What is Zinc Toxicity
The mineral zinc pays a very important role in the body. Adequate level of zinc must be ensured to promote optimal functioning of the body. If the level of zinc exceeds the therapeutic level, it will lead to an overdose and lead to adverse effects [1, 2, 3].
What is Zinc?
The trace element zinc is an essential component of greater than 300 enzymes that is required by the body for metabolism. It is also known that zinc has a major role in the growth and development especially during childhood, adolescent period and pregnancy. Zinc is primarily found in food such as red meat, seafood, nuts, cereals and daily products.
Like magnesium and potassium, zinc is also found in food supplements and these help in preventing the deficiency in essential minerals. Low levels of zinc lead to impairment of wound healing, hair loss, impairment in the sense of taste and smell and nerve conduction delay [1, 2, 3, 4, 5].
How much is Zinc Toxicity?
The recommended intake of zinc in the body is about 9.5mg. Symptoms of toxicity may start to manifest when an amount of 200mg of zinc is being taken. This is possibly due to an increased intake of acidic food or drinking from a zinc-coated canister or container. Industrial hazard like inhalation of the fumes of zinc oxide from paints also increases the amount of zinc in the body.
Certain medical conditions can contribute to the increase in the serum zinc level. Renal injury can prevent the excretion of zinc and may lead to an accumulation in the body. Individuals diagnosed with haemochromatosis or an overload in iron promotes increased absorption of zinc from the diet or supplements [1, 2, 3, 4, 5].
What are Zinc Toxicity symptoms?
The symptoms of the toxicity depend on whether the overdose occurred as a result of ingestion of high level of zinc at one time (acute) or due to the prolonged exposure to excessive zinc (chronic). These types are also seen in lithium toxicity. Taking more than 200mg of zinc can cause diarrhea, vomiting, nausea an abdominal pain.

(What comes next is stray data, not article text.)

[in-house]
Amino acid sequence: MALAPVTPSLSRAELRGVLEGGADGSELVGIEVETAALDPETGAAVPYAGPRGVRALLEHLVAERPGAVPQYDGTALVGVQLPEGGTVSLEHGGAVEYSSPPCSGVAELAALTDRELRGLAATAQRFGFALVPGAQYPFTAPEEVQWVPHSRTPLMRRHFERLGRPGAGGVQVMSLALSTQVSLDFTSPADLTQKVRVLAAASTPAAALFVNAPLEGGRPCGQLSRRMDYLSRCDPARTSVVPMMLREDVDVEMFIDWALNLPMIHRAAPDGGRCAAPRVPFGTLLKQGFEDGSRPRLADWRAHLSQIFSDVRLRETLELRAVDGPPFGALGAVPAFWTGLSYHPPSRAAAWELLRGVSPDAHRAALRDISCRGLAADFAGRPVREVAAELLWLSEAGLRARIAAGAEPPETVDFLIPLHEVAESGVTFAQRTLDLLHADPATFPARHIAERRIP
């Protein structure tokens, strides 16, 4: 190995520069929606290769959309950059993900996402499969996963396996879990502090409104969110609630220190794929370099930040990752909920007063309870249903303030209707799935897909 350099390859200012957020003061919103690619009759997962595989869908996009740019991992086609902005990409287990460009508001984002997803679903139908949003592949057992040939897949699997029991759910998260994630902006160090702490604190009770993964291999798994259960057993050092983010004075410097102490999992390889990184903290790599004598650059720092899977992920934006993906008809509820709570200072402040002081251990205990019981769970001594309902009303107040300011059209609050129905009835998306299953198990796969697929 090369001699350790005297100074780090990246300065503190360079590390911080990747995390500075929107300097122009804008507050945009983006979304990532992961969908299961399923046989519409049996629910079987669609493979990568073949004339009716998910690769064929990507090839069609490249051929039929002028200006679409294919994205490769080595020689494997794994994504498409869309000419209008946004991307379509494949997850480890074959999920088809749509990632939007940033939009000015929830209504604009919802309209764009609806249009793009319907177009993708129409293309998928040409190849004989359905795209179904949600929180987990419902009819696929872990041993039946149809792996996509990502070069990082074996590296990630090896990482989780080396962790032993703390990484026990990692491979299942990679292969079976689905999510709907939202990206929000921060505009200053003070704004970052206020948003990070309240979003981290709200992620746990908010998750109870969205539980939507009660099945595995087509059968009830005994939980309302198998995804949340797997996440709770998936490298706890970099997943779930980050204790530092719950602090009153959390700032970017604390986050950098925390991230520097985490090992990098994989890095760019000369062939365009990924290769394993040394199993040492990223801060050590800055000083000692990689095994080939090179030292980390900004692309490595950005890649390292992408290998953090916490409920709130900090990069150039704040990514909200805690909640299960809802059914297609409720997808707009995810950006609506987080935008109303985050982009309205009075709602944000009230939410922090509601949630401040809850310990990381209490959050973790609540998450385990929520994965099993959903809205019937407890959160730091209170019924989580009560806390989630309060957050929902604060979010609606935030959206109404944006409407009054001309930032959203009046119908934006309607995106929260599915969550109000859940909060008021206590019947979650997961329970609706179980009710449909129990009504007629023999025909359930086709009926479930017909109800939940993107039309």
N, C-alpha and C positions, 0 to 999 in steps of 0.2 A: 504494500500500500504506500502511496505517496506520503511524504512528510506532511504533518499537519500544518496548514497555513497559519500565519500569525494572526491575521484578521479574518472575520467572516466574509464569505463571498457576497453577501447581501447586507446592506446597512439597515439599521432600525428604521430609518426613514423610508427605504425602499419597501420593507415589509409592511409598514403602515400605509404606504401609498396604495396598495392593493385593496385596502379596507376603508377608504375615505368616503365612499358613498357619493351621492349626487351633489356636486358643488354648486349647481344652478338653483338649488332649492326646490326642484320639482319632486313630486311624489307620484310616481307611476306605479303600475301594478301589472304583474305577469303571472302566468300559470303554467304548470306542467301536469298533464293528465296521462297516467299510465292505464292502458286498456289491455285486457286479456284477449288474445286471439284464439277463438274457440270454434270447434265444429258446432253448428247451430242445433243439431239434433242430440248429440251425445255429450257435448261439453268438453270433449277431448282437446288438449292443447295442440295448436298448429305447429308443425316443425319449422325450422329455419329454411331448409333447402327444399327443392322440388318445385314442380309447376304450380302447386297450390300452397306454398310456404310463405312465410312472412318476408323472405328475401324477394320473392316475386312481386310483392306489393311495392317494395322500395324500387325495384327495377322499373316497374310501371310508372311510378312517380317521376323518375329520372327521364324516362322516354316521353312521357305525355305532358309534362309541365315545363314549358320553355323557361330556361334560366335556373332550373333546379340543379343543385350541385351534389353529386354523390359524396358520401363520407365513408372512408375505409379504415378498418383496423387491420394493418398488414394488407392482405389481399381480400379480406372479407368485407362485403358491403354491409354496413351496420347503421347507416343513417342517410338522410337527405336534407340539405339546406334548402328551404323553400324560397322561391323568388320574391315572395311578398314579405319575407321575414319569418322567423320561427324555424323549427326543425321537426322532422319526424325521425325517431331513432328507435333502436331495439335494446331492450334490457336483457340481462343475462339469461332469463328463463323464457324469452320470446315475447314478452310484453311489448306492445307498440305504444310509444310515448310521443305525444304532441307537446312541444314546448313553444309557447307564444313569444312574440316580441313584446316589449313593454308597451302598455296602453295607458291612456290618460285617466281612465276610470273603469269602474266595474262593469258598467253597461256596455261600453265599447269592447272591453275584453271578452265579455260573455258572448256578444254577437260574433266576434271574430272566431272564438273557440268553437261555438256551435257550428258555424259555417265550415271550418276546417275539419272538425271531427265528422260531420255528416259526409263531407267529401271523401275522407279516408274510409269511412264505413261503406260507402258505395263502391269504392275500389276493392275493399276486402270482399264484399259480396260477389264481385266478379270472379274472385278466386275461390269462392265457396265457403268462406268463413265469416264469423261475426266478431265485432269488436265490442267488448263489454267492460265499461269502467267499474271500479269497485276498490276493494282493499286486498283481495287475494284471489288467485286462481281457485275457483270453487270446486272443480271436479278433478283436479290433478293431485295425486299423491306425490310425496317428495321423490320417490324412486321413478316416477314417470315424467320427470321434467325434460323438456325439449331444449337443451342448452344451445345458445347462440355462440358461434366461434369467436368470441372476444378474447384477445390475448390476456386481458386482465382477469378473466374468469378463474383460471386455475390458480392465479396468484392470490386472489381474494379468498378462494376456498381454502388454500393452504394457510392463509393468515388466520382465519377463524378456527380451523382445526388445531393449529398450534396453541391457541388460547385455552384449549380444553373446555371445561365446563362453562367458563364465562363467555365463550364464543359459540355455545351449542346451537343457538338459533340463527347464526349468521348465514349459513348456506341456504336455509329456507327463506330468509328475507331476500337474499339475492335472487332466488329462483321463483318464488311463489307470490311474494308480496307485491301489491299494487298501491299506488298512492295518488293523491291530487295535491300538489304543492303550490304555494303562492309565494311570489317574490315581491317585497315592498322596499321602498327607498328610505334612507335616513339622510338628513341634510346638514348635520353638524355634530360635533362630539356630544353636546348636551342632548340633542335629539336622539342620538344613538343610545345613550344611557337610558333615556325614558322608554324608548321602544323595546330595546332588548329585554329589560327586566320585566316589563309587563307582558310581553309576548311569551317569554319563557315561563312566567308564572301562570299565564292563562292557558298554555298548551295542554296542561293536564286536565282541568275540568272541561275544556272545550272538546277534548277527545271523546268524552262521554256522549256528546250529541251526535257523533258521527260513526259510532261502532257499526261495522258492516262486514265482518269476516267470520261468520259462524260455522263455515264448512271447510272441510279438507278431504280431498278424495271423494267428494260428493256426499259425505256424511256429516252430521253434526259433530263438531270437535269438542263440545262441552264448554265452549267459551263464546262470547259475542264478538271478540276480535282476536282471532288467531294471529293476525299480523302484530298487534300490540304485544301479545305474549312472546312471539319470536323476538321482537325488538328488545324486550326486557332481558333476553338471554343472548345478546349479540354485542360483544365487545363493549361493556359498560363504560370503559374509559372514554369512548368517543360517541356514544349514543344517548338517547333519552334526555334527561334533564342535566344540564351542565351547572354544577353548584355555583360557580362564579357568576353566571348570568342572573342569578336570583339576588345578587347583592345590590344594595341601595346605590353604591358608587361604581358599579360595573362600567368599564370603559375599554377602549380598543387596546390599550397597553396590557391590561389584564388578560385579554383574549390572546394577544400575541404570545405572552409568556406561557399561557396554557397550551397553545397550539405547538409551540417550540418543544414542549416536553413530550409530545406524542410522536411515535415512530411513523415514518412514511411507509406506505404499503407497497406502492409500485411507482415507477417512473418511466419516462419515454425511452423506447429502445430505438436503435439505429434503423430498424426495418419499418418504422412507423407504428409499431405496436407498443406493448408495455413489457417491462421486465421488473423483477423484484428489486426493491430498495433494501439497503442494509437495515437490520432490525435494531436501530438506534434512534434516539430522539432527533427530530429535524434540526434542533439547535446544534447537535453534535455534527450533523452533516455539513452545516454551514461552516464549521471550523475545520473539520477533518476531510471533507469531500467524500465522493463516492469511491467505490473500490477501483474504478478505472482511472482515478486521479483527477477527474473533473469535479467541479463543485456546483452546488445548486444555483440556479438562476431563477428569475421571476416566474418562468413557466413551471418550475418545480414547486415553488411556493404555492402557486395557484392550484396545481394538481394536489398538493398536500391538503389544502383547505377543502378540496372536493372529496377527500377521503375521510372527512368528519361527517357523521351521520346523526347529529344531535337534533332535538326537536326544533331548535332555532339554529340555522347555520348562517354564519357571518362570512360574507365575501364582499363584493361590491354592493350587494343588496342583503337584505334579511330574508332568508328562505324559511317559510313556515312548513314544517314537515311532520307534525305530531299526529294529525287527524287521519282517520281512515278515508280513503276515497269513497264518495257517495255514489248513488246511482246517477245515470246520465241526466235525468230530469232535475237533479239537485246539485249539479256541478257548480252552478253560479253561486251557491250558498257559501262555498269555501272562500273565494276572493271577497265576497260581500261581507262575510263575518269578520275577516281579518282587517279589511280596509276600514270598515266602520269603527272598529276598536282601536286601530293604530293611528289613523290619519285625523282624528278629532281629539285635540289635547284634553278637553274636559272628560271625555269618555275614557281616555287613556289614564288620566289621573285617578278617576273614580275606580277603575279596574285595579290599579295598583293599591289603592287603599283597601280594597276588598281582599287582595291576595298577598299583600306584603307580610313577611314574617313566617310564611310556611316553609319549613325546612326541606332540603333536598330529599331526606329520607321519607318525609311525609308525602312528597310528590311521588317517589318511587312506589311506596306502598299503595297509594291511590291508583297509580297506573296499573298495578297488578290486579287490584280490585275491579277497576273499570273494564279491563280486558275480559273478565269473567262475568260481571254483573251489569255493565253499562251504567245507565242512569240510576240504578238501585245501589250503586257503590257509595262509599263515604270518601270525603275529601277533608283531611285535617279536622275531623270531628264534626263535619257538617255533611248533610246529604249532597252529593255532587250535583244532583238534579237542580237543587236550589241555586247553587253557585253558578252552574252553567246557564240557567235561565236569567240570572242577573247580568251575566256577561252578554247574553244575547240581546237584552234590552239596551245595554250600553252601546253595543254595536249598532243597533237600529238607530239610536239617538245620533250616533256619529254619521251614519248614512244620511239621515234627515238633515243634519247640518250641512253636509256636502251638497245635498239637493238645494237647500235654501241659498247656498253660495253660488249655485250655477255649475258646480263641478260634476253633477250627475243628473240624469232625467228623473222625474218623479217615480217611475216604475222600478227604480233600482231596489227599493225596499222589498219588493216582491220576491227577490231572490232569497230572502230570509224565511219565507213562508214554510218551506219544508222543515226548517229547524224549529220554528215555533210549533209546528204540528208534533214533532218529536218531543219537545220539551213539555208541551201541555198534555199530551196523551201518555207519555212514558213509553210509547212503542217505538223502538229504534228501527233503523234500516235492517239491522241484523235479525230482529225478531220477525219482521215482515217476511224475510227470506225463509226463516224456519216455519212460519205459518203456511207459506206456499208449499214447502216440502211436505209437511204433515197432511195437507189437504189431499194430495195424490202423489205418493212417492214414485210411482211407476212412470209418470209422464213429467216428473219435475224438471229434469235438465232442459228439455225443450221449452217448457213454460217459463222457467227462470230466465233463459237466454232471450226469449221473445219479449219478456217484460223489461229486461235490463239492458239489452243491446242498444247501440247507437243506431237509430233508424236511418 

The patient may also report dizziness, headache and appear lethargic or irritable. Chronic zinc toxicity affects the normal function of the hard and may impair the production of pancreatic enzymes. Other symptoms of toxicity due to inhalation include chest pain, arthralgia, myalgia gastroenteritis and rigors [1, 2, 3, 4, 5].
What is Zinc Toxicity management?
If a person is suspected of overdosing on zinc, the local poison control should be contacted immediately. Information such as the amount swallowed and the time the ingestion have occurred is important in the management. If the toxicity is caused by ingestion of food supplements, the medications should be stopped immediately.
If toxic fumes are the reason for the toxicity, the person may have to be placed in a zinc-free environment for about 24-48 hours. Other symptoms that have developed are managed through the use of medications and supportive care. Serum zinc level is continuously monitored until it returns to the normal level [1, 2, 3, 4, 5].
How to prevent Zinc Toxicity?
The labels of food supplements must be checked and the physician be consulted before taking any food supplements. Inhalation of toxic fumes can be prevented by wearing appropriate personal protective gear. Any potential dangers of inhaling zinc fumes must be reported immediately to prevent any incidents in the future [1, 2, 3, 4, 5].
- Tidy, C. (2014, April 28). Zinc Deficiency, Excess and Supplementation. Retrieved from Patient.info: http://patient.info/doctor/zinc-deficiency-excess-and-supplementation
- Johnson, L. E. (2016). Zinc. Retrieved from Merck Manual Consumer Version : https://www.merckmanuals.com/home/disorders-of-nutrition/minerals/zinc
- Heller, J. L. (2015, January 23). Zinc poisoning. Retrieved from Medline Plus: https://medlineplus.gov/ency/article/002570.htm
- Adal, A. (2016, June 30). Heavy Metal Toxicity Treatment & Management. Retrieved from Medscape: http://emedicine.medscape.com/article/814960-treatment?pa=Lzxsv3%2FVr9Z8tJPooDIy7x1VrvAF8k6lMCg%2FvASGTt9vYeBEq%2FJUx94tN3UuVCWjTxff326s3YXDBSnUS40hVl%2FDMAtBBAsM6eN9kpLn%2Fas%3D
- Wolfe, I. (2015, July 30). How to reduce Zinc Toxicity. Retrieved from Live Strong: http://www.livestrong.com/article/546062-how-to-reduce-zinc-toxicity/
- Zinc Overdose
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- Propylene Glycol Toxicity
- Niacin Toxicity
- Fluoride Toxicity
- Methanol Toxicity
- Valproic Acid Toxicity
- Ammonia Toxicity
- Tacrolimus Toxicity